Drone regulation 101 states that one cannot fly a recreational drone over busy areas. These include parades, concerts, and any gathering with a large crowd. In the past, several drone owners received penalties for flying their personal drones over these areas. These incidents resulted in fines being given to the drone owners. Some of the drones got confiscated, while threats of imprisonment were even thrown around. Alas, the idea of flying drones above crowds can really risk everyone involved.
A crashing drone can injure people in the impact zone. The spinning rotors can cut anything in its path, while the circuitry itself can start fires during a crash. When there are plenty of risks and minimal gain, it can be easier simply to leave the drone at home.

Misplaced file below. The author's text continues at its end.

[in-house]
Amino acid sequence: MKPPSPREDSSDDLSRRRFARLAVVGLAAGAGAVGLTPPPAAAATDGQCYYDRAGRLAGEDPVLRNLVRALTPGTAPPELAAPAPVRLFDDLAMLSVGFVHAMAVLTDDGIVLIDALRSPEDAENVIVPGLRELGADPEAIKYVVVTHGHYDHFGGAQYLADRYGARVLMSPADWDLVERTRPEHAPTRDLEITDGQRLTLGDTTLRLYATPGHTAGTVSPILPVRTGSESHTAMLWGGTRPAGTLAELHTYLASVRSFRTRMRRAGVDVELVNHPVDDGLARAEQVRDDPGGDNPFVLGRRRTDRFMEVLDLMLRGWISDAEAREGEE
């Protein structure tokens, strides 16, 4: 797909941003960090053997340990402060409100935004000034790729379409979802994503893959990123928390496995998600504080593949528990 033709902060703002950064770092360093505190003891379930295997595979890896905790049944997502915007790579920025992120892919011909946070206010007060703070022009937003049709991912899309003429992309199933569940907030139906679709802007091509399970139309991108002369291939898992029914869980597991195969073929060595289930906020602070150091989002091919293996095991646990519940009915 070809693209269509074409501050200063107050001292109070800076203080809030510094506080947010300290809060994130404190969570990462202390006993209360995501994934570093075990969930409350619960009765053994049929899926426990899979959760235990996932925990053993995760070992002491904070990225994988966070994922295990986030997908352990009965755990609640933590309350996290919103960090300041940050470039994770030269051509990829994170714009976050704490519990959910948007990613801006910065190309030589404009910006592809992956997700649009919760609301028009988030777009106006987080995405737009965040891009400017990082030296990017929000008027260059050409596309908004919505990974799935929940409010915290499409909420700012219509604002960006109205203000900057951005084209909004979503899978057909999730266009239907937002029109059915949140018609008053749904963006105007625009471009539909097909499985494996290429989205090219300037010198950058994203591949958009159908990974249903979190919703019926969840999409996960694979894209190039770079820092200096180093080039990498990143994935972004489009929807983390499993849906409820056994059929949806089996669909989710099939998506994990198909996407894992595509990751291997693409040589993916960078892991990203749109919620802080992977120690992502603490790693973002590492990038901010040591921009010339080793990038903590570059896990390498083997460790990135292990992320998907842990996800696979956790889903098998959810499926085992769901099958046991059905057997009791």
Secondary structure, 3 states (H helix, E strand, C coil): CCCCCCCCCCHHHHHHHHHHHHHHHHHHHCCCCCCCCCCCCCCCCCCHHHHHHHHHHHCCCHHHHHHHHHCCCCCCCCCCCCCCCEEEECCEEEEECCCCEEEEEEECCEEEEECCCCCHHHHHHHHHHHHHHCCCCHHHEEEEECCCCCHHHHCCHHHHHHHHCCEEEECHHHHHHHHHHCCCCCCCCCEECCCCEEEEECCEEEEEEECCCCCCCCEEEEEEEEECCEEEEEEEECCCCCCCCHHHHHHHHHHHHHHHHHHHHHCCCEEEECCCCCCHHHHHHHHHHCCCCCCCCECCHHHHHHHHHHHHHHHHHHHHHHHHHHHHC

The company Indemnis may have the solution to this problem. With their project, civilian drones can now fly their drones above crowds without fear of repercussion from the law. Their newest tech, the Nexus Parachute System received approval, and any drone equipped with it can fly over crowds safely. Still, safety is the key, and avoiding crashes is the main concern when it comes to these events. A parachute system that deploys in the event of drone failure can minimize injury and damage.
The parachute system itself works extremely fast. Time is of the essence, and it can be the main difference between a safe emergency landing and catastrophe. The parachute can deploy within an estimated 30 milliseconds upon triggering. The parachute design makes it possible for the strings of the chute itself to avoid any spinning rotors. This gives a very useful tool to a drone without any risk of failure on deployment. If there ever comes a time when a drone needs to safely land, a parachute is a rather cheap way to do it.